The latest survey from the Markit/CIPS UK Construction Purchasing Managers’ Index (PMI) highlights renewed vitality within the UK construction sector, as output growth picked up further from the soft patch seen at the end of 2014. Housing, commercial and civil engineering activity during January all expanded at the quickest rates since last October, helped by sharp rises in new business volumes and an improving economic backdrop.
UK construction companies indicated a further acceleration in output growth during February, driven by the fastest increase in new orders since October 2014. Higher levels of activity were seen in all three sub-categories of construction work, with residential activity again seeing the steepest rate of growth. Strong demand for construction materials,alongside ongoing shortages of stock at suppliers, contributed a steep and accelerated rise in input prices. Moreover, rates charged by subcontractors increased at the most marked pace since the survey began in April 1997.
Tim Moore, senior economist at Markit and author of the survey,said: “Stronger short-term growth momentum in February was matched by positive sentiment towards the year-ahead business outlook.
“Supply-chain pressures have been prevalent across the UK construction sector throughout the post-crisis recovery, which continued to drive up costs and lengthen delivery times for construction
materials in February.
“Tighter labour market conditions also helped push up operating costs, as highlighted by the fastest rise in sub-contractor charges since the survey began almost 18 years ago.”
David Noble, group chief executive at the Chartered Institute of Procurement & Supply, said: “The construction sector is awash with positive sentiment, rejecting wholeheartedly the downbeat end to last year, with the steepest rise in output activity for four months. The good fortune comes in threes – as respondents report a rise in staffing levels, higher levels of new orders and rising rates for subcontractors.
“One small dark spot on the horizon concerns outcomes of the General Election, with a ‘wait and see’ approach from customers such as the public sector. Though there may still be some obstacles ahead, the construction sector is ready to continue to bulldoze a positive path ahead.”
Adjusted for seasonal influences, the Markit/CIPS UK Construction Purchasing Managers’ Index (PMI) registered 60.1 in February, up from 59.1 in January and above the neutral 50.0 threshold for the twenty-second successive month. The latest reading picked up further from December’s recent low and signalled a sharp expansion of construction output that was the fastest since October 2014. Residential, commercial and civil engineering activity all increased at the steeper rates in February.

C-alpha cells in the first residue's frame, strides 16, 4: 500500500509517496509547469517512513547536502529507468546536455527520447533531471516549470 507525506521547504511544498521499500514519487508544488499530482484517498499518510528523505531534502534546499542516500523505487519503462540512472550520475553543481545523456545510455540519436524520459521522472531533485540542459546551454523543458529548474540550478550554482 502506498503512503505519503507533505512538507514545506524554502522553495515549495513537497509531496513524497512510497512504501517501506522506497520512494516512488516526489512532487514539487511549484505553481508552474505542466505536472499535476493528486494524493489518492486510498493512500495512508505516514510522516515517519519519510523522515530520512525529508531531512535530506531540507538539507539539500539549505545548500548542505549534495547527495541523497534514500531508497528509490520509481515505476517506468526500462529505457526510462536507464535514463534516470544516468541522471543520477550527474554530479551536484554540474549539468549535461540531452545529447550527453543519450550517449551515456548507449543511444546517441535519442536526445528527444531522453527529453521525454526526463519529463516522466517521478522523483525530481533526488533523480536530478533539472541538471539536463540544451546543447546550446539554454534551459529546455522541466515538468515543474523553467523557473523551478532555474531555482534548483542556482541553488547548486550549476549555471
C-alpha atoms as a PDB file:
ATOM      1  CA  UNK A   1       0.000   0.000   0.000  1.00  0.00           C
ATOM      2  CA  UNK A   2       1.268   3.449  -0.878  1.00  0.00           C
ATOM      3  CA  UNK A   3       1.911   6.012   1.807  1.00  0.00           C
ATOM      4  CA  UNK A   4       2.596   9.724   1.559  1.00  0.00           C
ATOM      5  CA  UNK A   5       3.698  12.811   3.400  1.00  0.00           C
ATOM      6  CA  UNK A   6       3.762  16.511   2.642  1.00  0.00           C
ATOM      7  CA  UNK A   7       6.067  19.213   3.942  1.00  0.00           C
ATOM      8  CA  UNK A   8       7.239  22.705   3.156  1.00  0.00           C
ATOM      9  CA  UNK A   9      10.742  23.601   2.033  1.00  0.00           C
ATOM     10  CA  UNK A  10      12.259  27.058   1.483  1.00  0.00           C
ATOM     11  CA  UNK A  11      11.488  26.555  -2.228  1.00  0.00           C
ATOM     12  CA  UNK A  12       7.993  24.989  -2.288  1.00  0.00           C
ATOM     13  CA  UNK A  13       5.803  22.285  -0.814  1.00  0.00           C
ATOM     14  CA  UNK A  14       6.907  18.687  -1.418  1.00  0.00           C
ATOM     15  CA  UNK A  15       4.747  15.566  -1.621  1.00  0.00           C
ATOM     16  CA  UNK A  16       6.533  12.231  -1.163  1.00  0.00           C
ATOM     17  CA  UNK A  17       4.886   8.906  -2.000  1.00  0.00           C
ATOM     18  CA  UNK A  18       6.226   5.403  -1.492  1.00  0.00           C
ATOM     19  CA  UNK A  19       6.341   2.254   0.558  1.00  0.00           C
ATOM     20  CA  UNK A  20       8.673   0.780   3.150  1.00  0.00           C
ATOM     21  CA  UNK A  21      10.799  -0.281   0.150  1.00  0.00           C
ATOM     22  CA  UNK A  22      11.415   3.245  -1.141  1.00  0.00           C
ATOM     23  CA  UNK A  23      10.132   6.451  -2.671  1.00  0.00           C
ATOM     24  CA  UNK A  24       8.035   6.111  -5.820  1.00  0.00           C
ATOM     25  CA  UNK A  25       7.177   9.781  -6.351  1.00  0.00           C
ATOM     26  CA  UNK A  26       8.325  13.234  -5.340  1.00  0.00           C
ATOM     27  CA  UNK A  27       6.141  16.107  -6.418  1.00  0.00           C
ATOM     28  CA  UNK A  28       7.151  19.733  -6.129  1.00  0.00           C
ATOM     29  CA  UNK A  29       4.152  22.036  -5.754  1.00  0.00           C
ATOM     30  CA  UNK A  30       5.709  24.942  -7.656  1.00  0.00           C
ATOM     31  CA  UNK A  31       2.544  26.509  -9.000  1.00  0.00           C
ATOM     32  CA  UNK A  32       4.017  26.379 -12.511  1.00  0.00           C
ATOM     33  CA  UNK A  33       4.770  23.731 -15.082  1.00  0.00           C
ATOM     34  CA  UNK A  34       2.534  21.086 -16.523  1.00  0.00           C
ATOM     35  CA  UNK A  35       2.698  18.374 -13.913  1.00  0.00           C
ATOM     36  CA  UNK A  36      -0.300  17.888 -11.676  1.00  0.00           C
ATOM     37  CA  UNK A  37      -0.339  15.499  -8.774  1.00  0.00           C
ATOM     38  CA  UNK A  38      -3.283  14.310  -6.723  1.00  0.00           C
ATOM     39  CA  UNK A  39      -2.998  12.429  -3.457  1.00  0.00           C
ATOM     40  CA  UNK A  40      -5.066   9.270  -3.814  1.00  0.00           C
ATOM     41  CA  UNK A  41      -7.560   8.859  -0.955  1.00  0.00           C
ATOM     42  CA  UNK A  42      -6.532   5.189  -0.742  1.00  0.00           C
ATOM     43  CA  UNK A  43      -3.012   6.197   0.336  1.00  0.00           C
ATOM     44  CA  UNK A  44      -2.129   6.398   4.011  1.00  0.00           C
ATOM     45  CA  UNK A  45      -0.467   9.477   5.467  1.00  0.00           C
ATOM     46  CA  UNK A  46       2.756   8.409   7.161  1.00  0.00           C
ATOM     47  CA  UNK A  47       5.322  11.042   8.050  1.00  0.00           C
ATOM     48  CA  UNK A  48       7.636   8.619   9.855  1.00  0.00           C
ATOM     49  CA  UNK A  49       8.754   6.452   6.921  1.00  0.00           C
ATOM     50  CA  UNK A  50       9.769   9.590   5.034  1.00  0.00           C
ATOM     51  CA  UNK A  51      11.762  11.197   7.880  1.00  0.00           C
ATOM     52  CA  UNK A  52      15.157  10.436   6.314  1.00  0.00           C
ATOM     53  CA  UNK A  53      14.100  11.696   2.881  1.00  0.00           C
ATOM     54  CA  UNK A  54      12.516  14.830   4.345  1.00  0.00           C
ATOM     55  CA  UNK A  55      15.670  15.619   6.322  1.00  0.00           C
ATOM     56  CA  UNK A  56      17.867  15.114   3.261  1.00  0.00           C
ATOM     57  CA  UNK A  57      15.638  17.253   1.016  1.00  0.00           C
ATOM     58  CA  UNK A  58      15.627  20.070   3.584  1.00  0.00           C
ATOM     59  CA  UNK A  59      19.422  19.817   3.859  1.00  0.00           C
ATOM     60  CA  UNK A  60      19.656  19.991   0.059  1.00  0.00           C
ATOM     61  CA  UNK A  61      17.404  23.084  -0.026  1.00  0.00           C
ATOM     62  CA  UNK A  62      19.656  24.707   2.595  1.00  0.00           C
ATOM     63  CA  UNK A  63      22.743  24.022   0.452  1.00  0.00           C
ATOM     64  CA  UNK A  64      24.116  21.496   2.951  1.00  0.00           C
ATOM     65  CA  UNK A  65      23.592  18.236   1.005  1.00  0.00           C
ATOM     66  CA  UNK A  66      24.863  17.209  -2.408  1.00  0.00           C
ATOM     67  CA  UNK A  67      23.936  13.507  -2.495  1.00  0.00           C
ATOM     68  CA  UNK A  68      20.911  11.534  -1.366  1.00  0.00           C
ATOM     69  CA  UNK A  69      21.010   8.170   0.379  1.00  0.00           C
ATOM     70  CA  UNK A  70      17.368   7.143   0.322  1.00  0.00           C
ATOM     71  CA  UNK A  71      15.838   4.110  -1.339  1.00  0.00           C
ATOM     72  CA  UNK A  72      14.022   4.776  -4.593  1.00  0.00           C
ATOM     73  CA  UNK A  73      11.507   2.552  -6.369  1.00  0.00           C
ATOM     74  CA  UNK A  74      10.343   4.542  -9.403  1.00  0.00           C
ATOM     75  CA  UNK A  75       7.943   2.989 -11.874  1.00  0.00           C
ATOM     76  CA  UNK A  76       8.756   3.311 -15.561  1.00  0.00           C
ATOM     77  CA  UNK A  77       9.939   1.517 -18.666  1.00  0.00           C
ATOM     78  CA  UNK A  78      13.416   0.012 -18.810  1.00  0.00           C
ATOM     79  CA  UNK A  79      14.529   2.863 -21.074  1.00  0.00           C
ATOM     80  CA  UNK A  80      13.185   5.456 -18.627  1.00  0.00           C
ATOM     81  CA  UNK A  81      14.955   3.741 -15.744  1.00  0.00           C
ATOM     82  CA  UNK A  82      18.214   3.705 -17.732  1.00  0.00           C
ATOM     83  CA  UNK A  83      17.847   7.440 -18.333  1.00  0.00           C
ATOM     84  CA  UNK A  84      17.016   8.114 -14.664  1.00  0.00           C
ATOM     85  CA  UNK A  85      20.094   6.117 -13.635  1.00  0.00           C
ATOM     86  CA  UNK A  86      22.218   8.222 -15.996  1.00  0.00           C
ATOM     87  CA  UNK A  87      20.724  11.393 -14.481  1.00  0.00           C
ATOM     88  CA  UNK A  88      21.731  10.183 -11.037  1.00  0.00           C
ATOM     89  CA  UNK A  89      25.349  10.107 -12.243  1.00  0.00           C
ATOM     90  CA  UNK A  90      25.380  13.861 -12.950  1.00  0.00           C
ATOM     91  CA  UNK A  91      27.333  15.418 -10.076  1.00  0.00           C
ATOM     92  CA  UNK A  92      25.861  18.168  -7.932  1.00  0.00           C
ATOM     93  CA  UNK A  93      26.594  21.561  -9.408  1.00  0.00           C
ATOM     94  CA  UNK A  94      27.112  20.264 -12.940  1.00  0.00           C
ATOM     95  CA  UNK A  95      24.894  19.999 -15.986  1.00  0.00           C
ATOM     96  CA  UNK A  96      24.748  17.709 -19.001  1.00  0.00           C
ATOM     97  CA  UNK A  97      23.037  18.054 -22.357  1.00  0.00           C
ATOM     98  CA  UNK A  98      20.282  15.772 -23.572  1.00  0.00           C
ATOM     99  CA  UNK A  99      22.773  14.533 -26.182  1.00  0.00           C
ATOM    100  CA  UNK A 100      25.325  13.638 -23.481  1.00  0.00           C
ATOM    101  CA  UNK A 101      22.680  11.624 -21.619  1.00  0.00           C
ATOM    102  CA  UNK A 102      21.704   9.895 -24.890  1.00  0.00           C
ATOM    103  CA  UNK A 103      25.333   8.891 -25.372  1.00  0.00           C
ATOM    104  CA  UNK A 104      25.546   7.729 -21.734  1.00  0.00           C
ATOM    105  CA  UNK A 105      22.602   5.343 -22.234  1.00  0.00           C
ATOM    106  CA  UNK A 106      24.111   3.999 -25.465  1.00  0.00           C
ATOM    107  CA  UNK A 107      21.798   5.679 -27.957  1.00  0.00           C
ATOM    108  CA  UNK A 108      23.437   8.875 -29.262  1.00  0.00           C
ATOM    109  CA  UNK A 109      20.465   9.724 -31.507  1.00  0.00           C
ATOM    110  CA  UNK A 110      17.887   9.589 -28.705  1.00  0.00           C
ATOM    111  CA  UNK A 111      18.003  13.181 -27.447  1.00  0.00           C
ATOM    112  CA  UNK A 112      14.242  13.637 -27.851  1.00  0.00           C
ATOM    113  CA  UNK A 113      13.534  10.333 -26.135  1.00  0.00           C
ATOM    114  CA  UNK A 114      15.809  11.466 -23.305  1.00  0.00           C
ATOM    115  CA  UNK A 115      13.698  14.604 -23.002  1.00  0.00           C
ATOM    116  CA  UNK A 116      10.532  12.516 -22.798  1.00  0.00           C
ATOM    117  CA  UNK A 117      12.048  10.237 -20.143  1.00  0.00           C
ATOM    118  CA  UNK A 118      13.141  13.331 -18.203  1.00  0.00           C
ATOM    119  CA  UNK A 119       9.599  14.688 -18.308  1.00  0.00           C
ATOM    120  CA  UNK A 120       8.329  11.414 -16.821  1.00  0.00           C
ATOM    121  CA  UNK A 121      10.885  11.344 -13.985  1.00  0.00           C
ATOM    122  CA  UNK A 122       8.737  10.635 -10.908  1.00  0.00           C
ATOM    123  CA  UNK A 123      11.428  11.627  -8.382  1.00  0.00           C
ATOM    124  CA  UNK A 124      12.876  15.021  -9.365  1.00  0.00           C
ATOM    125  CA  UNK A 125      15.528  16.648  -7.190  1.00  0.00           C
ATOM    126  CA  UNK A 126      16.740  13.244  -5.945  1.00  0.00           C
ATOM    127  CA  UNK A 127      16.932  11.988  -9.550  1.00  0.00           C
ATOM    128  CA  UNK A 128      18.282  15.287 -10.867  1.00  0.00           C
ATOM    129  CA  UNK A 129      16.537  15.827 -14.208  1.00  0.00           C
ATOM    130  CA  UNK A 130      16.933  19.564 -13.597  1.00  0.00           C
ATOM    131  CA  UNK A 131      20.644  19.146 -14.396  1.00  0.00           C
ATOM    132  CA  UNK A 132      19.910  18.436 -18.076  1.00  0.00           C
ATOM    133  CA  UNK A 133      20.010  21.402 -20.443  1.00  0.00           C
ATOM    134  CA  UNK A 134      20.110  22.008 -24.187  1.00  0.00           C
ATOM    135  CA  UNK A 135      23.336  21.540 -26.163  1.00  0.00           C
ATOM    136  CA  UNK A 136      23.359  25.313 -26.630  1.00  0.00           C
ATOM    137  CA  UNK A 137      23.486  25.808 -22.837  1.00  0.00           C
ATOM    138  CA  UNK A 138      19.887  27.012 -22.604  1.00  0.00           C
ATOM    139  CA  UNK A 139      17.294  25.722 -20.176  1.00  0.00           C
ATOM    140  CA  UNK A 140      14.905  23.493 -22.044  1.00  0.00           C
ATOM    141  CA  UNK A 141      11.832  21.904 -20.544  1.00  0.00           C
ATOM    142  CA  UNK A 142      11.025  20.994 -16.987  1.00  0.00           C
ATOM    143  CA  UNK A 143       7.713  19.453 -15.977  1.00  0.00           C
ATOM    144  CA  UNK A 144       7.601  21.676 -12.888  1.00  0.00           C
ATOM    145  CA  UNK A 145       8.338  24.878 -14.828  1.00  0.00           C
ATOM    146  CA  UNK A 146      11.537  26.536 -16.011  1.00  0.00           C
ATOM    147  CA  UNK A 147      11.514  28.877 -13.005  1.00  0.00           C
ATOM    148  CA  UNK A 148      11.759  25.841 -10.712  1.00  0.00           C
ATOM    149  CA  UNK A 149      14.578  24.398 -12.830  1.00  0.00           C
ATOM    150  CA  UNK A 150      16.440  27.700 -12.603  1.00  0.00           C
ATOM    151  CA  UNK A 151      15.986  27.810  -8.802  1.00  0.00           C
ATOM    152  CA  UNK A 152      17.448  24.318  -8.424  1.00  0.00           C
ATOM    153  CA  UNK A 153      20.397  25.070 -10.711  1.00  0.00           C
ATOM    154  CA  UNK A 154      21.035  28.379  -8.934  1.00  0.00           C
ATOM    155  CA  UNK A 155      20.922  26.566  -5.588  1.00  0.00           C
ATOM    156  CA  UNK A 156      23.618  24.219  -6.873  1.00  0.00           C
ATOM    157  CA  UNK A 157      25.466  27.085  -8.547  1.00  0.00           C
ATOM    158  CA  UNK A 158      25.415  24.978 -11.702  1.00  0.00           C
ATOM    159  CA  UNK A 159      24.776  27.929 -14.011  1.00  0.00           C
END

Survey respondents generally attributed increasing output levels to strong workloads and rising spending patterns among clients. The rate of new business growth accelerated further from December’s 18-month low and was the sharpest since last October. Construction companies mostly linked new business gains to improving economic conditions and positive sentiment towards the business outlook. However, some survey respondents noted that uncertainties related to the outcome of the General Election had resulted in delays to spending decisions among clients. Higher levels of business activity contributed to further job creation across the construction sector in February. Although still robust, the rate of employment growth moderated to its least marked since December 2013. Meanwhile, sub-contractor usage rose at an accelerated pace in February, which led to another steep reduction in the availability of sub-contractors. Strong demand for sub-contractors in turn helped push up average rates charged by sub-contractors, with the latest increase the fastest since the survey began almost 18 years ago.
February data pointed to worsening supply-chain pressures across the UK construction sector, as highlighted by vendor delivery times lengthening to the greatest degree since October 2014. Capacity shortages among suppliers and strong demand for construction materials also contributed to a marked upturn in input price inflation since January. More than half of the survey panel (51%) anticipate a rise in business activity over the next 12 months, while less than one-in-ten forecast a reduction (9%). Positive sentiment towards the business outlook was linked to robust pipelines of new work and favourable expectations for client spending over the year ahead.